Understanding The Mavs, Bynum And The Stretch

Mavs sources tell DB.com that Mark Cuban's thoughts on the use of the ‘stretch provision' are not intended for application to the signing of a big-money/big-risk player like Andrew Bynum, but rather on the O.J. Mayo-level player whose contract can be minimized if a Summer-of-2014 ‘Big Fish' (or two) is on the hook. Why not Bynum? The explanation from Mavs HQ you can only get in Mavs Premium:

"We can go out there and get guys that are really good players that want to come here whose agents have suggested that they'd really love to come to Dallas,'' Dallas Mavericks owner Mark Cuban says. "We can go put together a good team (for 2013) and see what we've got. If it doesn't work, with Dirk and Marion coming off the books, with the stretch provision and contracts, we still have the opportunity to go after two max free agents (in the Summer of 2014) if we're willing to take the hit on the stretch. I'm willing to do that."

Then Cuban goes on to explain how the NBA's new "stretch provision'' works: A team can waive a player and spread out the cap ramifications of that dead salary over double the remaining years plus one.

Which means, Cuban is willing to do what, exactly?

Here's an example: Dallas wishes to re-sign O.J. Mayo. Last year, he inked a one-year deal with the Mavs, and as Cuban now notes, "We won't sign anybody to a one-year deal. They'll all be four-year deals because that gives you the most flexibility if you stretch them.''

Now, let's slow down. Trust me, the Mavs are not now automatically never going to sign a one-year contract. Cuban is just creating examples again.

Back to Mayo: Dallas gives him a four-year contract worth a total of $16 million. The Mavs do so knowing that Mayo's contract is now going to eat into future cap room for years to come.

He doesn't object because he still gets the entirety of the contract AND gets to earn supplementary money with his next team.

Then the Summer of 2014 comes along. LeBron James (or whatever "Big Fish,'' or even two fishes) wants to come to Dallas. The Mavs, needing cap room to make it happen, flex their "stretch'' muscle by waiving Mayo. The remainder of his contract (three years) is "stretched'' by the "times two, plus one'' formula.

So if Mayo has $12 million and three years left on his deal, Dallas' cap impact is spread over seven years.

Annual impact? Just $1.714 million.

Does this possibility deter O.J. Mayo or other free agents from inking with Dallas? Not at all. In fact, knowing the possibility that they could get waived in a year and end up being paid for four years while only having played one, would offer the potential of a huge financial windfall. Nothing undesirable there at all, for either the player or for the agent who's advising him.

So why doesn't THIS work with Andrew Bynum?

Forget the knee problems and the want-to questions and whether you like Andrew Bynum the player. (Fact is, if and when he's healthy, he's a 7-0, 285-pound All-Star force of nature. But those knees are big "if's.'') Understand that he's not going to leave Philly and hit the market this summer settling for the same four-year, $16-million number we used for our Mayo example.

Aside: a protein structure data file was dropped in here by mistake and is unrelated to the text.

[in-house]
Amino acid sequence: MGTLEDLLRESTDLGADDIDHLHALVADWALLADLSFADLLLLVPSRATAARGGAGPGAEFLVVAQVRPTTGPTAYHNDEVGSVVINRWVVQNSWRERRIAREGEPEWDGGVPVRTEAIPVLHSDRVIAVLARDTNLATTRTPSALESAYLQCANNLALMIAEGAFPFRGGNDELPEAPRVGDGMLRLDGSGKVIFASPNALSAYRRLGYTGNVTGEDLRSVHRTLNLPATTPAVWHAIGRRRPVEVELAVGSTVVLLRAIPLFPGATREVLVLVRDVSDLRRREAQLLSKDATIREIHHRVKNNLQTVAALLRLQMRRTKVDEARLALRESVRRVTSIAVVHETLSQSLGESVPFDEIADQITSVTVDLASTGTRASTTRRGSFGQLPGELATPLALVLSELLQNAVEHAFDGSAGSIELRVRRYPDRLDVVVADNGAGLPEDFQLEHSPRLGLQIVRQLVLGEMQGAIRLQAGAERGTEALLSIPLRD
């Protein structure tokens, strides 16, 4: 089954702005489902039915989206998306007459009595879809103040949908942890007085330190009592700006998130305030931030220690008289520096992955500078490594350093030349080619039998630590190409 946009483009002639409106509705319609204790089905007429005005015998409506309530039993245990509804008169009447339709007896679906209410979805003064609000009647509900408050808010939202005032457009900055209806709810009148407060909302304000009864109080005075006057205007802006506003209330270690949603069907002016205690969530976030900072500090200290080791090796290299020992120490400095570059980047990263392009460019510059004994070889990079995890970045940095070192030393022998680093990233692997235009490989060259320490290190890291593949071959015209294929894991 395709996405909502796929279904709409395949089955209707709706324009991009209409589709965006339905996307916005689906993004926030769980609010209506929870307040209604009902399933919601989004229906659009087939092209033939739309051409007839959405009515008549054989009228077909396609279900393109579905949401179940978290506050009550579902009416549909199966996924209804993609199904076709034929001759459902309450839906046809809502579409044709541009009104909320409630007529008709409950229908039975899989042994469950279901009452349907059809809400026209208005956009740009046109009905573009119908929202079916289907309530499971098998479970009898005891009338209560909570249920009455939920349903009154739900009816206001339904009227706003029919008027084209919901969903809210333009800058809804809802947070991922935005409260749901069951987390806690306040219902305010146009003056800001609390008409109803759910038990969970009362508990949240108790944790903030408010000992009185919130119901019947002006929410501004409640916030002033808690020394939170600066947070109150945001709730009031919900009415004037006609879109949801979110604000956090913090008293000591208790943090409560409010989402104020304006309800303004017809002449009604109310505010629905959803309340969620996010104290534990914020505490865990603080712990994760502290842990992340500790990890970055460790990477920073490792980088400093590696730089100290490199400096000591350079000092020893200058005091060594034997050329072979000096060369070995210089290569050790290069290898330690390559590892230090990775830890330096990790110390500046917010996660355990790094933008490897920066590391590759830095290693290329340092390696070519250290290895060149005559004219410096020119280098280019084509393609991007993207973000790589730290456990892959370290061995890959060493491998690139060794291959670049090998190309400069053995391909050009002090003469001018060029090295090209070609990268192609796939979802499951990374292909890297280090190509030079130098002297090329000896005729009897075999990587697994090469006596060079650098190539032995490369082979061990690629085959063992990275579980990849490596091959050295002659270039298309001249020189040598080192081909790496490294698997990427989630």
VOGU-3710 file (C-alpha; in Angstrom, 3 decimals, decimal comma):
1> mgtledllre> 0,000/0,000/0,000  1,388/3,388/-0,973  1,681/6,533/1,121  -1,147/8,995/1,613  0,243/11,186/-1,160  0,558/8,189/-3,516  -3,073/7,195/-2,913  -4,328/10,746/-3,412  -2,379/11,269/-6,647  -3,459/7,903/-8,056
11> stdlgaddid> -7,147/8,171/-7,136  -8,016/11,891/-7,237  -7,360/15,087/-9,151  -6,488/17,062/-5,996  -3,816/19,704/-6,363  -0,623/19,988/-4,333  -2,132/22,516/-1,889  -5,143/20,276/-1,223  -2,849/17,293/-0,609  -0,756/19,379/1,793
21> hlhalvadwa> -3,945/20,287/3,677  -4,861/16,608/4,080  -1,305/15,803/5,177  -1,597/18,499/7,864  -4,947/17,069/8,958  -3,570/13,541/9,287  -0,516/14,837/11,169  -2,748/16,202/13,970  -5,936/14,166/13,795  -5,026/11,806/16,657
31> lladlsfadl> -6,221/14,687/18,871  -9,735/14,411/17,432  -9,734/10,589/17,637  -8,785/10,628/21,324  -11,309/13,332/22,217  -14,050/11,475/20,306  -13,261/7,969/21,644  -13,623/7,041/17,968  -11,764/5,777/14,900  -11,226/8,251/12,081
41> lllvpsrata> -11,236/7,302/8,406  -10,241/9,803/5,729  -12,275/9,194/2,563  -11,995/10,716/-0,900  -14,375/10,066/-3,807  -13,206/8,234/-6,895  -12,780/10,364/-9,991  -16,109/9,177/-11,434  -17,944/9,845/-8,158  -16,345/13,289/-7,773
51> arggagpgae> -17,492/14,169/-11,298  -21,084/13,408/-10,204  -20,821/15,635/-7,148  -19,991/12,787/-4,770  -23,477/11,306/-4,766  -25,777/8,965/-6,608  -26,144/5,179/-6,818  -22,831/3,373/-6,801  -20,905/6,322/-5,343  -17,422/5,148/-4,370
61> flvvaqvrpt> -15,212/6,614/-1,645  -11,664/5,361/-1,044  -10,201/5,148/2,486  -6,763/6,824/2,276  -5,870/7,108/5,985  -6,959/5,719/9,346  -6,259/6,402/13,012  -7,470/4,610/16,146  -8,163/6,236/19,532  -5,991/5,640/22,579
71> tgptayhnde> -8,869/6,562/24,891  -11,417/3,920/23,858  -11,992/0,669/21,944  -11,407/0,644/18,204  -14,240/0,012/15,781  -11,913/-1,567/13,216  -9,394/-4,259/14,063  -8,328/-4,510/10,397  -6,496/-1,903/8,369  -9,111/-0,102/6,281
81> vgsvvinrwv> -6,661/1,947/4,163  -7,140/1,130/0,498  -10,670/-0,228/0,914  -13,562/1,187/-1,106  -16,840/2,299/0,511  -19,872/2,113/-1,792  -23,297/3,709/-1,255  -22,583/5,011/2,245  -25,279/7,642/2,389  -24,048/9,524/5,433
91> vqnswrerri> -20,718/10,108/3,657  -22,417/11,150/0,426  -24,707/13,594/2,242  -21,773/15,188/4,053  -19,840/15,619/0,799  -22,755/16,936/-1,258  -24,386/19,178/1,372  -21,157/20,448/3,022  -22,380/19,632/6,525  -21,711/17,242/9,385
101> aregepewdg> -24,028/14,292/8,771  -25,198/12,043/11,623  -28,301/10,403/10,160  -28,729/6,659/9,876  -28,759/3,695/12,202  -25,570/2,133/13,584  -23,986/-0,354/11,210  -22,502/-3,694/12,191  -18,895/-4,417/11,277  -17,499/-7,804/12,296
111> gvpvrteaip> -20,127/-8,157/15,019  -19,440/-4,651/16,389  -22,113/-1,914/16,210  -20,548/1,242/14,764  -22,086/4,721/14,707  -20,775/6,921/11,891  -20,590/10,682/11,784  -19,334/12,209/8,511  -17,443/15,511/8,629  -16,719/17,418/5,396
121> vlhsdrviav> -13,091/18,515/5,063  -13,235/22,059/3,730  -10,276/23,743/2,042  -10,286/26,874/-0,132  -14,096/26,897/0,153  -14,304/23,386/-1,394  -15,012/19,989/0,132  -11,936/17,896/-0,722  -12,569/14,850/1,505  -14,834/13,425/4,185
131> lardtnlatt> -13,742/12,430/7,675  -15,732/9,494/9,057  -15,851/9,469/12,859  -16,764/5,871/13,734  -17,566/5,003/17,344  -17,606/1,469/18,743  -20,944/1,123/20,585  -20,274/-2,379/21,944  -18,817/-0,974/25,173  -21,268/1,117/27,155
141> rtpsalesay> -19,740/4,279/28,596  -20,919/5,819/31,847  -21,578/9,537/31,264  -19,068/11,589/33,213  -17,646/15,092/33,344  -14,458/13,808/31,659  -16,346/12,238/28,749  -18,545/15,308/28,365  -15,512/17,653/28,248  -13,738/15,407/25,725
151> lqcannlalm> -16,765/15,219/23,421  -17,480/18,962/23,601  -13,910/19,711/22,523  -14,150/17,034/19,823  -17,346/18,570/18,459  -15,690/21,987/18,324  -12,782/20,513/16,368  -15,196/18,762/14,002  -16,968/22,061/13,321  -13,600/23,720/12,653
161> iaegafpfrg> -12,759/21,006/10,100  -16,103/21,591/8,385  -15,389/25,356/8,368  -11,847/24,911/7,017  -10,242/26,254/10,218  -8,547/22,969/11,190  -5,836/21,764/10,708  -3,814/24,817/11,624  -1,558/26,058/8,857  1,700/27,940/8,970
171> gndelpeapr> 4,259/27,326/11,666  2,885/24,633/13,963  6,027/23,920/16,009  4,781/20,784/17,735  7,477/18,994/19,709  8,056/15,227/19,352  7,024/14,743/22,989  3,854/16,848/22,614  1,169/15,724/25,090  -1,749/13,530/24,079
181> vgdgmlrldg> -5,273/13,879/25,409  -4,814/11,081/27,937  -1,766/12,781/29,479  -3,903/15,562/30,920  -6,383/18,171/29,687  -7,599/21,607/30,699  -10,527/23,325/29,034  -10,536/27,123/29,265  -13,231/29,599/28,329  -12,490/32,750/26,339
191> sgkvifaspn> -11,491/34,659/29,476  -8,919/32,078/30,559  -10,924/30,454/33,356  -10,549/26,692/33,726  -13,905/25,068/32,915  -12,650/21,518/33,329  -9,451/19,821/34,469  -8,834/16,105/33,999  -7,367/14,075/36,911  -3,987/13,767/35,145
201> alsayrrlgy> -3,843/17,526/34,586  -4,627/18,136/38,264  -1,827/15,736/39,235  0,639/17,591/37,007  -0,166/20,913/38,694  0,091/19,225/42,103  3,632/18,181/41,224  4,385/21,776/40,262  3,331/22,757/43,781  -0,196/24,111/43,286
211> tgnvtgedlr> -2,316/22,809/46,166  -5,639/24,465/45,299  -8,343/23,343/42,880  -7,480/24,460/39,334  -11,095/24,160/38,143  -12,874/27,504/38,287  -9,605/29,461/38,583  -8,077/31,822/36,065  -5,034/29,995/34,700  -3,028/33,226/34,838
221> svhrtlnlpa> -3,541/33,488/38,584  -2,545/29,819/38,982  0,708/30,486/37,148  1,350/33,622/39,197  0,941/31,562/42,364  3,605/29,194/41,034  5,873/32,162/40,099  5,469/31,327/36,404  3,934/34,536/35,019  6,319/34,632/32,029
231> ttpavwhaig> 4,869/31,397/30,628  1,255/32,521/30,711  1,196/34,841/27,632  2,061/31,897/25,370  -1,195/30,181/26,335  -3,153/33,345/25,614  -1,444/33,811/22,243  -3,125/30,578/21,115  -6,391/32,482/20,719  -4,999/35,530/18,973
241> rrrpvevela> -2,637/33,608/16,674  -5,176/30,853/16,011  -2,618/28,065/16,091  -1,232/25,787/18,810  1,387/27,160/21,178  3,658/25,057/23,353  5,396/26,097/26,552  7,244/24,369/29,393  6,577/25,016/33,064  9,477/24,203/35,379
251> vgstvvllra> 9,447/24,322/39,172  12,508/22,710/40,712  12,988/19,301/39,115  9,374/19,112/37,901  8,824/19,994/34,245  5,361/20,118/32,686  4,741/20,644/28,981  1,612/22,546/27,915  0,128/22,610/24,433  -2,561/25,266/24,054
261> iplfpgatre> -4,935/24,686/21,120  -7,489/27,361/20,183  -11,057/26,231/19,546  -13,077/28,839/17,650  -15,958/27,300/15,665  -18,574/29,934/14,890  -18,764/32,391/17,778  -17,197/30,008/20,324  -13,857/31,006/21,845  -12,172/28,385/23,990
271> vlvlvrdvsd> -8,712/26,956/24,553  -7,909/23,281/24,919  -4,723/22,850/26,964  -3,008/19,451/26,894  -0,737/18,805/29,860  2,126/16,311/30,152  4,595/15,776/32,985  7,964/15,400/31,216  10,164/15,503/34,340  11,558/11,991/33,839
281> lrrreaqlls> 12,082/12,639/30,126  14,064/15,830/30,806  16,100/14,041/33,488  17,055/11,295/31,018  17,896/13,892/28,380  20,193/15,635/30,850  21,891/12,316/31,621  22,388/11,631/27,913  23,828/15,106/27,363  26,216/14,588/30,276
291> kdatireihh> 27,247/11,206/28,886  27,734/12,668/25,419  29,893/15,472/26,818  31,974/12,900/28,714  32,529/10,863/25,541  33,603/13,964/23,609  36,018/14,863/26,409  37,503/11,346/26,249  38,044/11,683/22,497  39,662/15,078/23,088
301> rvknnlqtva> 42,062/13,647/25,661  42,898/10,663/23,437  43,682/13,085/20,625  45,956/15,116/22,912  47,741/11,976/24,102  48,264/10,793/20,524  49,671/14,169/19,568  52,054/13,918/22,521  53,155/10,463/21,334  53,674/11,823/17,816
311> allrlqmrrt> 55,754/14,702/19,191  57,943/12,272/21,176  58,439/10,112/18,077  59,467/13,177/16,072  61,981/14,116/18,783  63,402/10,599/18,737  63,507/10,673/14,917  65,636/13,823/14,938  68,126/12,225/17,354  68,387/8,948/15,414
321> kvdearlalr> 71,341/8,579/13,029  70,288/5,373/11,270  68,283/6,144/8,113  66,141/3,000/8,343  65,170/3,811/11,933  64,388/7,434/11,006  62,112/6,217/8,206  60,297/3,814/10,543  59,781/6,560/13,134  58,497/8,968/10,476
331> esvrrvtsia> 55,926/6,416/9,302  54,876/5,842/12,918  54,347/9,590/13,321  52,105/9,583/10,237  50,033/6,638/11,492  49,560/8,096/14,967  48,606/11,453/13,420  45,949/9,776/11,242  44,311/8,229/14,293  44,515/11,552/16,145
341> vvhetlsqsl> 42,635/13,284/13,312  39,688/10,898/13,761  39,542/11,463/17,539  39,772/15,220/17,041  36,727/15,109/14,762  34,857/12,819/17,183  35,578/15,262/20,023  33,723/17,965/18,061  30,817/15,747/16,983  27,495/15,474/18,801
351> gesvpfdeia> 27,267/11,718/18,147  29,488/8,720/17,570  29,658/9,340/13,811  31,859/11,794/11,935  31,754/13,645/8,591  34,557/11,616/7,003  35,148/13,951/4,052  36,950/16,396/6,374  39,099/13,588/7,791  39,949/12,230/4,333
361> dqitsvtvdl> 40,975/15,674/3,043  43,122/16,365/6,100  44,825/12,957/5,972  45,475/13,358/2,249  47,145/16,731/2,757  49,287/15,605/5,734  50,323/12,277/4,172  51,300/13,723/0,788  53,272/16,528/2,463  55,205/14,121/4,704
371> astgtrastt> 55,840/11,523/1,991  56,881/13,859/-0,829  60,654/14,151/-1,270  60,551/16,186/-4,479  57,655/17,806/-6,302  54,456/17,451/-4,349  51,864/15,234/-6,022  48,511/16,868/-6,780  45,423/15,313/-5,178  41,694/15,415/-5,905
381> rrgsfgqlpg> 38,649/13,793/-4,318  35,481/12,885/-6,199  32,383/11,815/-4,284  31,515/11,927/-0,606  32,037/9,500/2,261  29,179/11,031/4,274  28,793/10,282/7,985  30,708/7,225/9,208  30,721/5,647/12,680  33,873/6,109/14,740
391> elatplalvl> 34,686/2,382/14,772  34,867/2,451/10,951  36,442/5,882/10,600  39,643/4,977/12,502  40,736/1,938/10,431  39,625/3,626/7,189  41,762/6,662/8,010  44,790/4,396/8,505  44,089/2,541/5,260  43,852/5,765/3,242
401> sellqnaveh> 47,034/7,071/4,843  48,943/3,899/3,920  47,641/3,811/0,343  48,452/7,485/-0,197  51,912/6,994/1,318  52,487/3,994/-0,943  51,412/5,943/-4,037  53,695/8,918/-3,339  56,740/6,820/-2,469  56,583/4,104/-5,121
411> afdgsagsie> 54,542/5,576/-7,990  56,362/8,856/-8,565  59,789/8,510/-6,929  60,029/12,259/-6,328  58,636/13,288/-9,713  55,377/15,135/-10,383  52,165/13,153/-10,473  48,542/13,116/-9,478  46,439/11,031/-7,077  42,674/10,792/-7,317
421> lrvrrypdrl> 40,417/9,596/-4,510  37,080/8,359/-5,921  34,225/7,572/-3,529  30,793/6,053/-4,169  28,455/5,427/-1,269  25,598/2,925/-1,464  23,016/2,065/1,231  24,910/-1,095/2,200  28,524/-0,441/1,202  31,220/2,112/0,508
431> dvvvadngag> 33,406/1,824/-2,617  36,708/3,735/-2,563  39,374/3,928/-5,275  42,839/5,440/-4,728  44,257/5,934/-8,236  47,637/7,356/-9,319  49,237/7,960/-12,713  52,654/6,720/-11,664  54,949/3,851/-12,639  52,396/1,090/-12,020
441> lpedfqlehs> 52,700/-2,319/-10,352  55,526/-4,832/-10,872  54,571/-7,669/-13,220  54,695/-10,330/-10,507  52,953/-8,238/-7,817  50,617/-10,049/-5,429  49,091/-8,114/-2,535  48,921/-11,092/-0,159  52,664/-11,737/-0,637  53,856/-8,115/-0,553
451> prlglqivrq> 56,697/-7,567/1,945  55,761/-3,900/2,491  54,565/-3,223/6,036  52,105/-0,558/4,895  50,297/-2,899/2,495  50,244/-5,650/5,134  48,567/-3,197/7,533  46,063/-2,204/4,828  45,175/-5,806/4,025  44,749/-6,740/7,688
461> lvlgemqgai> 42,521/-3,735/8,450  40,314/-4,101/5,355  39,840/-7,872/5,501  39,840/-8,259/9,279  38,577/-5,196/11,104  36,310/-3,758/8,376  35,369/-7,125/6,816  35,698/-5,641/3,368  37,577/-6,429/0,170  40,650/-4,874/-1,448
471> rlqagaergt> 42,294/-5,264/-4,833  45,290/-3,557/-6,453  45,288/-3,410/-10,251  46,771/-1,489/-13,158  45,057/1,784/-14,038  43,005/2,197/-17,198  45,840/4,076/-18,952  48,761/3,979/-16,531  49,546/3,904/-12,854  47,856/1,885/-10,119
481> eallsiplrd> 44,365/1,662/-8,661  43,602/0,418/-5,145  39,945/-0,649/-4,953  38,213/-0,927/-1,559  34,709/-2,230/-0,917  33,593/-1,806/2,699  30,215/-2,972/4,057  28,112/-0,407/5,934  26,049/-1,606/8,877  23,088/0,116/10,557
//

In fact, he's eligible for a deal starting at over $17.73 million a year.

Teams' offers to Bynum can include non-guaranteed dollars and "make-good'' concepts and the rest. And maybe he will settle for those. But he will be seeking a four-year, $75.7-million deal. Let's use those numbers in "stretch'' application:

Bynum signs this summer and plays one season in Dallas. But things go sour and another "Big Fish'' wants in. So, just waive/stretch Bynum, right?

Wrong. There would be almost $58 million remaining on Bynum's deal. The remainder of his contract (three years) is "stretched'' by that "times two, plus one'' formula. Dallas would remain on the hook for almost $8.3 million a year for the next seven seasons.

The Mavs view that as anything but an "escape.'' An annual $8.3 million penalty for the mistake of signing Bynum is prohibitive.

Now, this doesn't definitively mean Dallas isn't in the market for Bynum. If he's deemed healthy -- something we're very skeptical of -- he's a viable target. What it means is that signing and then "stretching'' max-money stars is NOT one of Cuban's intended building blocks.

If the Mavs sign Andrew Bynum this summer, they won't sign him with the intention of waiving him 12 months later. In fact, they won't sign anyone with the intention of waiving them later!

If the Mavs don't sign Paul or Dwight this summer, and move to the Plan B of signing a four-year contract with a second-tier standout, it will be with the idea of knowing they can eventually regain cap room with the "stretch provision'' – and even then, it only applies if a "Big Fish'' is on the Summer-of-2014 hook.

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